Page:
What Every Wine, Beer and Spirits Distributor Must Know about Nevada’s Franchise Law
September 2008

Nevada is one of the largest, most dynamic and fastest growing markets for alcoholic beverages in the United States. In this state known for its opulent casino hotels, four star restaurants and A-list night clubs, fine wine, beer and spirits play a major, and growing, role in crafting the hedonic experience that continues to draw millions of visitors every year. In the rush to get into this hot market, many distributors and suppliers, particularly newer, smaller ones, aren’t investing the time necessary to familiarize themselves with the franchise laws that govern their relationships in this state. As discussed below:

• Franchise relationships between suppliers and distributors can be both contractual and statutory (i.e., imposed by law);

• Suppliers who wish to use more than one distributor in a particular market area must do so by agreement; and

• Suppliers who sell quantities above a statutory level are subject to stringent requirements to show “good cause” before they can terminate a distributor.

Nevada is a franchise state within the three-tier alcoholic beverages distribution system. That means that alcoholic beverages suppliers who want to sell their products in the state must establish either exclusive or non-exclusive franchise relationships with in-state distributors. The franchise relationships are created by written or oral contracts and can cover the wide range of issues that can crop up between a supplier and a distributor.

If a supplier intends to use more than one distributor in any particular marketing area, however, (i.e., a non-exclusive franchise) that needs to be specifically spelled out and agreed to between the two parties. Otherwise, the franchise that is established will default to being exclusive for the marketing area, which is determined by the distributor’s coverage area to which the supplier has agreed. Where there is more than one franchise with Nevada distributors for specific brands, the supplier cannot discriminate between the distributors as far as the terms and conditions of the franchises.

Once a franchise is established between a supplier and a distributor, the supplier must provide its in-state distributor with at least 90 days written notice before terminating or discontinuing the franchise or causing the distributor to resign. The notice must be sent by certified mail, return receipt requested, and must include:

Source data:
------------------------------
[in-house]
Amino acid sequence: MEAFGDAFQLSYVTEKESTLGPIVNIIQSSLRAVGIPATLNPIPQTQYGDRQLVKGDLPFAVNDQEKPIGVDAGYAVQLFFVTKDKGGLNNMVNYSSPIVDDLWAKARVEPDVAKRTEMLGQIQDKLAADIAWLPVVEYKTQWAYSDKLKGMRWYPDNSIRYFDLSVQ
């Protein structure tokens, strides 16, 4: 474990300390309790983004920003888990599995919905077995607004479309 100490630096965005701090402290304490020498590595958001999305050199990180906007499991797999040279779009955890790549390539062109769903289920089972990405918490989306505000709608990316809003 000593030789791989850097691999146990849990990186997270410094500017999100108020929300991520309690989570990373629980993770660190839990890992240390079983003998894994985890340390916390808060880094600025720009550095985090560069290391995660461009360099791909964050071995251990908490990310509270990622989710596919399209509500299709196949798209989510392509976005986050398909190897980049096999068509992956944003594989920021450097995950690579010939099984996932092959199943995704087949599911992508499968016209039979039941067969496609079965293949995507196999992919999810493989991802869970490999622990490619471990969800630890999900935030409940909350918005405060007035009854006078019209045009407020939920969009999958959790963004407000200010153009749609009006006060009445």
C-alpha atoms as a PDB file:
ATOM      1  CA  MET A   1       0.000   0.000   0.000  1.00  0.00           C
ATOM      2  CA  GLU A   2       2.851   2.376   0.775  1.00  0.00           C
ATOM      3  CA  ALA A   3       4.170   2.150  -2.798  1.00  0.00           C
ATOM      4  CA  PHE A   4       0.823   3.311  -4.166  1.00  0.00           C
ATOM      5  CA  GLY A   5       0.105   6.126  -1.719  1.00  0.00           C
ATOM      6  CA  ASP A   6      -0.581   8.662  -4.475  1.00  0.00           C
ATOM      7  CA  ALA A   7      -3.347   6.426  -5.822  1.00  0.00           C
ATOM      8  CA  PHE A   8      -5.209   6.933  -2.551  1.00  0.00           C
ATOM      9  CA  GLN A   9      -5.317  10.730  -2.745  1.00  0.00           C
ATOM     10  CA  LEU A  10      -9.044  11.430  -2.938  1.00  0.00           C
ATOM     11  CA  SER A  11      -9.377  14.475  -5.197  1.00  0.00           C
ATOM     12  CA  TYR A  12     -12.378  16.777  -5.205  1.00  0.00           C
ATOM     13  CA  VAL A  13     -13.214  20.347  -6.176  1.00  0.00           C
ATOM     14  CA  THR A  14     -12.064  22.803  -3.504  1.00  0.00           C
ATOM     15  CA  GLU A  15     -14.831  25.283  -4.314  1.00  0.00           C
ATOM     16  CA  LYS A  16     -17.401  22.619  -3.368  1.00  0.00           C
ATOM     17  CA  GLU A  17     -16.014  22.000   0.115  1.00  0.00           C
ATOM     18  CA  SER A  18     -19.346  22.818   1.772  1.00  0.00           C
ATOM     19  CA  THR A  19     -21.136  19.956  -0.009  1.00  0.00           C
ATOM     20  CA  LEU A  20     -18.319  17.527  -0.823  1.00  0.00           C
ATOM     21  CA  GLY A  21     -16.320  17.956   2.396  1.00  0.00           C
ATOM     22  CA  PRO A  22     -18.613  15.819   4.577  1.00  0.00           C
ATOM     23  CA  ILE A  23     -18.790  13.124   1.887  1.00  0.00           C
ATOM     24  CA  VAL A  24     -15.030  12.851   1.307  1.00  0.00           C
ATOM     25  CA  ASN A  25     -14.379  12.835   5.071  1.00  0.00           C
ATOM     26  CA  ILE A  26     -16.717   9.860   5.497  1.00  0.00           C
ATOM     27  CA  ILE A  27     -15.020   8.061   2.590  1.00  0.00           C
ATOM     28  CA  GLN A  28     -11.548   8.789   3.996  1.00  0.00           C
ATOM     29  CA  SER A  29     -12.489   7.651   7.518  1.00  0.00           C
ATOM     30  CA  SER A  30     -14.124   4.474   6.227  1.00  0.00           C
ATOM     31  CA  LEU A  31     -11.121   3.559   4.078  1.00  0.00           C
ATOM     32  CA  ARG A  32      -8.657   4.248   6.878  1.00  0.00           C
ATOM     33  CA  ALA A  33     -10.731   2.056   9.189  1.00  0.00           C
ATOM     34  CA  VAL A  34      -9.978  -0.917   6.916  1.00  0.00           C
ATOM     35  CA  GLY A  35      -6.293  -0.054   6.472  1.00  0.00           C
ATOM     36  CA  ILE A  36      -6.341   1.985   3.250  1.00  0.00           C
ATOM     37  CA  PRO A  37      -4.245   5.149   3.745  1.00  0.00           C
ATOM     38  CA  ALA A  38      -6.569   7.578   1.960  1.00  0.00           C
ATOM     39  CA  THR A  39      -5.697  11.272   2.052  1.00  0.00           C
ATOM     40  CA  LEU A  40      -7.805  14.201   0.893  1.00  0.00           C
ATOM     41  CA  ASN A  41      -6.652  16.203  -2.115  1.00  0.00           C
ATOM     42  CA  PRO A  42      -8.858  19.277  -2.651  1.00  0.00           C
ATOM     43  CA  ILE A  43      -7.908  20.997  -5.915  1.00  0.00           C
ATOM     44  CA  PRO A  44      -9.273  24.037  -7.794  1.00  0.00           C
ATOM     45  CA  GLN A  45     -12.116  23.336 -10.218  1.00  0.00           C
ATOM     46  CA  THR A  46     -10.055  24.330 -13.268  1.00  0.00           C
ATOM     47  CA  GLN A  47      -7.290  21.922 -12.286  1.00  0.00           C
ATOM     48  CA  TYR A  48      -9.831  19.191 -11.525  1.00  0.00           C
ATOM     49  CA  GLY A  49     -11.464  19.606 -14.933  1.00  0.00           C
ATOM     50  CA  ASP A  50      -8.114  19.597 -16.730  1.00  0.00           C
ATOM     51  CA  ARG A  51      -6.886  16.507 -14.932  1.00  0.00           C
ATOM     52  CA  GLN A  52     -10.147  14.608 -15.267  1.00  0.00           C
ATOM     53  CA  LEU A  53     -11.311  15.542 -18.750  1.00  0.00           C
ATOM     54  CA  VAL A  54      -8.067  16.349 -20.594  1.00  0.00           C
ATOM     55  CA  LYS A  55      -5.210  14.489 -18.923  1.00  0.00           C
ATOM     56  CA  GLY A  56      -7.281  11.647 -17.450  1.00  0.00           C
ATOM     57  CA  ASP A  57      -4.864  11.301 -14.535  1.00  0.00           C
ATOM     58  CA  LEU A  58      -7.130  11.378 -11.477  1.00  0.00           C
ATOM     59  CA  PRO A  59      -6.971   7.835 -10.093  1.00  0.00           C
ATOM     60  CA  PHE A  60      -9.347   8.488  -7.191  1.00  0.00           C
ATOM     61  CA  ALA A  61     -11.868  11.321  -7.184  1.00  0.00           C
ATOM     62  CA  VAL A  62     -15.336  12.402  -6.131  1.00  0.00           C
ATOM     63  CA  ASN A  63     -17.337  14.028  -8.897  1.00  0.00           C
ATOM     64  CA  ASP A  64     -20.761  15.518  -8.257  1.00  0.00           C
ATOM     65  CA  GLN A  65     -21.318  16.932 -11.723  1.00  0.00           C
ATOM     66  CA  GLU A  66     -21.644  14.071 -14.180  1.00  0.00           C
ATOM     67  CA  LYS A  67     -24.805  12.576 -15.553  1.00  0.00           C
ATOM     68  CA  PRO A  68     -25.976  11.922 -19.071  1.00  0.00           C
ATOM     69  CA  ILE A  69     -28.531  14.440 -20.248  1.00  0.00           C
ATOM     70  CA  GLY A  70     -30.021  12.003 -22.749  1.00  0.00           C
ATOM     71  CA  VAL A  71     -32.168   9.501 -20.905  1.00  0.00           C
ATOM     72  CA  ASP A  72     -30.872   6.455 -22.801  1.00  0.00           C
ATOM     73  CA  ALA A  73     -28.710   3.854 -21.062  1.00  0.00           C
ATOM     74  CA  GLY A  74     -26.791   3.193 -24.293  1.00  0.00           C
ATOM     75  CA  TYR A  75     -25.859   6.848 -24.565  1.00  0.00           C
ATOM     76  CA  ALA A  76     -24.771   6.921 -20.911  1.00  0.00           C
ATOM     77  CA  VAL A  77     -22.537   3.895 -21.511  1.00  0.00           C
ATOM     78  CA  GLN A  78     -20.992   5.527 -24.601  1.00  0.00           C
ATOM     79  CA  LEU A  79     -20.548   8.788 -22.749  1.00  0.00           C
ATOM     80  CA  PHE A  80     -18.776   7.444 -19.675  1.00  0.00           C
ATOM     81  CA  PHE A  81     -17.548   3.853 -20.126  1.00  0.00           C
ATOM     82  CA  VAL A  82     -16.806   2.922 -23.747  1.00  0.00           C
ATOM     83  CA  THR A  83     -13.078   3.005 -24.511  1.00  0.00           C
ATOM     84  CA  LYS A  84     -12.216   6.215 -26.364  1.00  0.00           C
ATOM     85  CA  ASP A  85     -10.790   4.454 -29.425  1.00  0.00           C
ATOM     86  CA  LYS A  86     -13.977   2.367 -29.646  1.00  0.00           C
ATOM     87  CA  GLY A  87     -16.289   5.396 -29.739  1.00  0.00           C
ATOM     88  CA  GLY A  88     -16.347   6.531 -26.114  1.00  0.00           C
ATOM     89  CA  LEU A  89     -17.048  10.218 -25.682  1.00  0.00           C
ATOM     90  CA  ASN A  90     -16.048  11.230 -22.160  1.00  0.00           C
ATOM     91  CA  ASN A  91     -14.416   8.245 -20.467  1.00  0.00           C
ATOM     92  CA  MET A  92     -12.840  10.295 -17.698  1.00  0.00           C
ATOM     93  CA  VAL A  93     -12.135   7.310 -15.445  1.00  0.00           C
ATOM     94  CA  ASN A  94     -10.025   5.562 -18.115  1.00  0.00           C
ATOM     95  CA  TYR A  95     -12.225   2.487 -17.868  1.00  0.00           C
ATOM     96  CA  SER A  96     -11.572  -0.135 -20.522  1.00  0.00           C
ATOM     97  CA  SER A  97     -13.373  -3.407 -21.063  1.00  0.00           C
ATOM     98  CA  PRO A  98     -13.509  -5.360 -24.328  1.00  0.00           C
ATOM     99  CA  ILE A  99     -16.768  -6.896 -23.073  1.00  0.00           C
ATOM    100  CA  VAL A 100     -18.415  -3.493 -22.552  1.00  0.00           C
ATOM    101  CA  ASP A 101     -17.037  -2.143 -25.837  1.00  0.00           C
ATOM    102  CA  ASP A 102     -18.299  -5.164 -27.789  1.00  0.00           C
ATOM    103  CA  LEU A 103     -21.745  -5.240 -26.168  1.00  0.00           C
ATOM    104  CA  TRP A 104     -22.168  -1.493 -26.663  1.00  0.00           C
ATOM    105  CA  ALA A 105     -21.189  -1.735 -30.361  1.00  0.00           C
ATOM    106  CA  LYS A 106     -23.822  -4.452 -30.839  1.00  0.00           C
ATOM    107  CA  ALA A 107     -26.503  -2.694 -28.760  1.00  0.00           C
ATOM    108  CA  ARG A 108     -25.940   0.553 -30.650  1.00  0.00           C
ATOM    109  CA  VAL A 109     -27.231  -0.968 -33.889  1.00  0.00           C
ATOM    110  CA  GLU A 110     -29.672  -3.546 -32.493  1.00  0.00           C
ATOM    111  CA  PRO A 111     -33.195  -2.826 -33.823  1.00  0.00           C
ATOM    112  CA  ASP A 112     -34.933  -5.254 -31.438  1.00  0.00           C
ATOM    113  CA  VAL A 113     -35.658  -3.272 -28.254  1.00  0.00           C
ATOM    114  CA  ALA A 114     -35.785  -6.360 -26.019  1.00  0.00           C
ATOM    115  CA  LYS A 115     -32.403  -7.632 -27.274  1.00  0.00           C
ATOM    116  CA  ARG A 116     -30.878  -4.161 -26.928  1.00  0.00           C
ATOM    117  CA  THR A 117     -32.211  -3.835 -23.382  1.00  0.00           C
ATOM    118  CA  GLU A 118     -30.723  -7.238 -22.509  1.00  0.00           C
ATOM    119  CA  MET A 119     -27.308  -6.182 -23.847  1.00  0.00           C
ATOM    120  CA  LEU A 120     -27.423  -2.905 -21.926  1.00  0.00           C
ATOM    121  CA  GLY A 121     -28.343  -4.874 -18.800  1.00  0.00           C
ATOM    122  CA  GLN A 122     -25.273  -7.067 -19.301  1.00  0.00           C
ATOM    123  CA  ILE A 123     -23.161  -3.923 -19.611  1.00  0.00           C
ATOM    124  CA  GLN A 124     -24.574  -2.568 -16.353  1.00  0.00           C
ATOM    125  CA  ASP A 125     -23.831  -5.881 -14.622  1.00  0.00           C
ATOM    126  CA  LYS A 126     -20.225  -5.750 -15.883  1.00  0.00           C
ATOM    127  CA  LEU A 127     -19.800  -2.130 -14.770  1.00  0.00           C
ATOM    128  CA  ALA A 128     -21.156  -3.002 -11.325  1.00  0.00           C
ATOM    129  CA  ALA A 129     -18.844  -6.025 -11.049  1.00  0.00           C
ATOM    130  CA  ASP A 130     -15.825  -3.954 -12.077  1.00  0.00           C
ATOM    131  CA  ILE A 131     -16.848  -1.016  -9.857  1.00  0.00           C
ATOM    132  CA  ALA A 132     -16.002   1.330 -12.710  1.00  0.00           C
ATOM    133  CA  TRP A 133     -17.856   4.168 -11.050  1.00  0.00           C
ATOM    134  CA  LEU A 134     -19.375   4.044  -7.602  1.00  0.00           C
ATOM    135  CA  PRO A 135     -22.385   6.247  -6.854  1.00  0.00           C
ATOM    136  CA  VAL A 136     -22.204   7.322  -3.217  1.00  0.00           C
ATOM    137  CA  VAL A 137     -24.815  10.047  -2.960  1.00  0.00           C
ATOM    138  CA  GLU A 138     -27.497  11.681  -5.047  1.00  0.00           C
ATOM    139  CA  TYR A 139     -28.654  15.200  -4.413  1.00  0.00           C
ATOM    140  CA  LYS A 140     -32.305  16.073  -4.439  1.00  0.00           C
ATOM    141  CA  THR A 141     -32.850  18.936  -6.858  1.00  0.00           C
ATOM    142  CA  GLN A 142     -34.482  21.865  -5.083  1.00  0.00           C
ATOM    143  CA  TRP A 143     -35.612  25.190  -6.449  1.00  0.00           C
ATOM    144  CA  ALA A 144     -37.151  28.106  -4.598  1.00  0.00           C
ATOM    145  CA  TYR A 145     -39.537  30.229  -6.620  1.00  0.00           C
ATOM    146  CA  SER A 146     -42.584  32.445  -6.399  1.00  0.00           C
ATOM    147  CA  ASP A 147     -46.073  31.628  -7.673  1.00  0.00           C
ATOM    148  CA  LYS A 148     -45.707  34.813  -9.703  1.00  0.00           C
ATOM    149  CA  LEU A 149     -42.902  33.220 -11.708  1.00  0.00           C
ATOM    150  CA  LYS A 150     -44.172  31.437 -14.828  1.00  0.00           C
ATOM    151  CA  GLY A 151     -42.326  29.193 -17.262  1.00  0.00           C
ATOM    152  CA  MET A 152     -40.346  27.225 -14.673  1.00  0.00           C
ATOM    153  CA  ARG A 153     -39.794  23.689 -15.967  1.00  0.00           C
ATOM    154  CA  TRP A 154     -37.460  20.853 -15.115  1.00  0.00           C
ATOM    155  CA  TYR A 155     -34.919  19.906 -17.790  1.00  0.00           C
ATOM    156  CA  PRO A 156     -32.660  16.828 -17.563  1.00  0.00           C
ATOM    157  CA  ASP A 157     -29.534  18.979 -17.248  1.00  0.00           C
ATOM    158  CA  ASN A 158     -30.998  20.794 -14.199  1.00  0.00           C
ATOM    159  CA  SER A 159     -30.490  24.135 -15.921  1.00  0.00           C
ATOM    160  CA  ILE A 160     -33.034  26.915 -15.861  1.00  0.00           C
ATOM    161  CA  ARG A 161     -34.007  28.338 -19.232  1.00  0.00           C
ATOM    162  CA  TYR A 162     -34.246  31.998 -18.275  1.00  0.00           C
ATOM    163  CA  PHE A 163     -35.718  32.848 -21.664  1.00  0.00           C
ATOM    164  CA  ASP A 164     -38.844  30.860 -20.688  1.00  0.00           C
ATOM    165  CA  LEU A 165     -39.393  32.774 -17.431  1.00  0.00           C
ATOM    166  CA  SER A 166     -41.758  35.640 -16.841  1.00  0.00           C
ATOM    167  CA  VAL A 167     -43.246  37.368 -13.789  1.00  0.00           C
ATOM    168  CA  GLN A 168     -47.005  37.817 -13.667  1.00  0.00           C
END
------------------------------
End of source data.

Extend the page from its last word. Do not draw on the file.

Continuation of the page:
(a) the reason for the proposed action and a description of any failure of the distributor to comply with the franchise agreement, and

(b) a statement that the distributor has 60 days to correct any such failure.

In addition to the requirements that a distributor must be provided with notice and an opportunity to fix the problem, under Nevada law, when a supplier’s annual sales in Nevada reach 2,500 barrels of malt beverages, or 250 cases of spirits, or 2,000 cases of wine, the franchise between that supplier and its in-state distributor becomes subject to additional overriding provisions. These provisions, which are implied by law, trump any contrary contractual provisions and restrict the supplier’s ability to terminate the franchise.

Under these circumstances, a supplier cannot terminate, or refuse to continue, the franchise or cause the distributor to resign unless the supplier has first established that good cause exists for those actions.

What is “good cause?” It is defined by law as the distributor’s failure to substantially comply with the supplier’s essential and reasonable requirements, so long as those requirements are not discriminatory when compared with other similarly situated wholesalers. “Good cause” is also defined as bad faith on the part of the distributor in carrying out the terms of the franchise. Needless to say, this is a high bar.

Although the Nevada requirements to terminate a franchise are indeed normally stringent, there are a number of scenarios under which a termination can be effective immediately upon the distributor’s receipt of a notice of termination. Among those include: if the distributor has filed for bankruptcy protection; if the distributor made a material misrepresentation to the supplier; if the distributor failed to pay for product within 7 business days after receipt of notice from the supplier demanding immediate payment; or if the distributor discontinued selling the supplier’s products.

Today, Nevada’s alcoholic beverages industry is expanding and growing as new mega-casinos are springing up and as the hottest celebrity chefs vie to have a presence on the infamous Las Vegas Strip. To capitalize on this exciting market, many large distributors have entered the state in the recent past and established a base here. There are also many new, smaller distributors starting up in Nevada to service the countless niches that must be filled in a town where the consumer demands the widest array of choices available.

Suppliers are flocking here too, wanting to get their wines or microbrews or specialty liquors onto menus and wine lists that entice adult drinkers 24/7, 365 days a year. In this vibrant marketplace, understanding the basic tenets of Nevada’s franchise law can go a long way towards increasing the likelihood that suppliers and distributors will be able to develop successful and long-lived businesses.

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